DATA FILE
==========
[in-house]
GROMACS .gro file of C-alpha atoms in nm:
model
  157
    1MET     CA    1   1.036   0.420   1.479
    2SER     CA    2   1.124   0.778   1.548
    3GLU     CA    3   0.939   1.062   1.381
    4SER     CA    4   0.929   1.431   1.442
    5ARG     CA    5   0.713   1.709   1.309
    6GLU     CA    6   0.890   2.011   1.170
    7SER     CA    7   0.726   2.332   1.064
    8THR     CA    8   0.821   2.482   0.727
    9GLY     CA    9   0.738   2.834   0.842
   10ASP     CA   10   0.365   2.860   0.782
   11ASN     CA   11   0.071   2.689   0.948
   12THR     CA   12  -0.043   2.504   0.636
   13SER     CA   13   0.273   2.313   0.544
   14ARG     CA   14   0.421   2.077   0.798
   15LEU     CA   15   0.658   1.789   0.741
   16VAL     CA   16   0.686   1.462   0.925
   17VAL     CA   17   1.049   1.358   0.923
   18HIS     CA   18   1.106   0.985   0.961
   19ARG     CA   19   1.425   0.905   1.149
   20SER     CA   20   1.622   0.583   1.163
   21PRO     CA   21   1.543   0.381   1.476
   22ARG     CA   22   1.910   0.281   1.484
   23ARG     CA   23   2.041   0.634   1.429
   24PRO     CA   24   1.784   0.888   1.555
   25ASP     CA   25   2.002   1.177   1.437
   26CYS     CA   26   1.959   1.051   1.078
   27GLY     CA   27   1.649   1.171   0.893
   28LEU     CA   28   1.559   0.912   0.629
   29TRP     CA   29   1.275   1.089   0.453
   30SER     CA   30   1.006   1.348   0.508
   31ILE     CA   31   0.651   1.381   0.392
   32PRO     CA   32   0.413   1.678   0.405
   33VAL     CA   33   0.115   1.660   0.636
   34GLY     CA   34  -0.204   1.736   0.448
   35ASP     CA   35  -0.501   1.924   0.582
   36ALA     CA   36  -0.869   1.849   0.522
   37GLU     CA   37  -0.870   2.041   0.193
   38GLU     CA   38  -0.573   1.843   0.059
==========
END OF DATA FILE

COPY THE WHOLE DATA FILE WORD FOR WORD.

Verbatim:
[in-house]
GROMACS .gro file of C-alpha atoms in nm:
model
  157
    1MET     CA    1   1.036   0.420   1.479
    2SER     CA    2   1.124   0.778   1.548
    3GLU     CA    3   0.939   1.062   1.381
    4SER     CA    4   0.929   1.431   1.442
    5ARG     CA    5   0.713   1.709   1.309
    6GLU     CA    6   0.890   2.011   1.170
    7SER     CA    7   0.726   2.332   1.064
    8THR     CA    8   0.821   2.482   0.727
    9GLY     CA    9   0.738   2.834   0.842
   10ASP     CA   10   0.365   2.860   0.782
   11ASN     CA   11   0.071   2.689   0.948
   12THR     CA   12  -0.043   2.504   0.636
   13SER     CA   13   0.273   2.313   0.544
   14ARG     CA   14   0.421   2.077   0.798
   15LEU     CA   15   0.658   1.789   0.741
   16VAL     CA   16   0.686   1.462   0.925
   17VAL     CA   17   1.049   1.358   0.923
   18HIS     CA   18   1.106   0.985   0.961
   19ARG     CA   19   1.425   0.905   1.149
   20SER     CA   20   1.622   0.583   1.163
   21PRO     CA   21   1.543   0.381   1.476
   22ARG     CA   22   1.910   0.281   1.484
   23ARG     CA   23   2.041   0.634   1.429
   24PRO     CA   24   1.784   0.888   1.555
   25ASP     CA   25   2.002   1.177   1.437
   26CYS     CA   26   1.959   1.051   1.078
   27GLY     CA   27   1.649   1.171   0.893
   28LEU     CA   28   1.559   0.912   0.629
   29TRP     CA   29   1.275   1.089   0.453
   30SER     CA   30   1.006   1.348   0.508
   31ILE     CA   31   0.651   1.381   0.392
   32PRO     CA   32   0.413   1.678   0.405
   33VAL     CA   33   0.115   1.660   0.636
   34GLY     CA   34  -0.204   1.736   0.448
   35ASP     CA   35  -0.501   1.924   0.582
   36ALA     CA   36  -0.869   1.849   0.522
   37GLU     CA   37  -0.870   2.041   0.193
   38GLU     CA   38  -0.573   1.843   0.059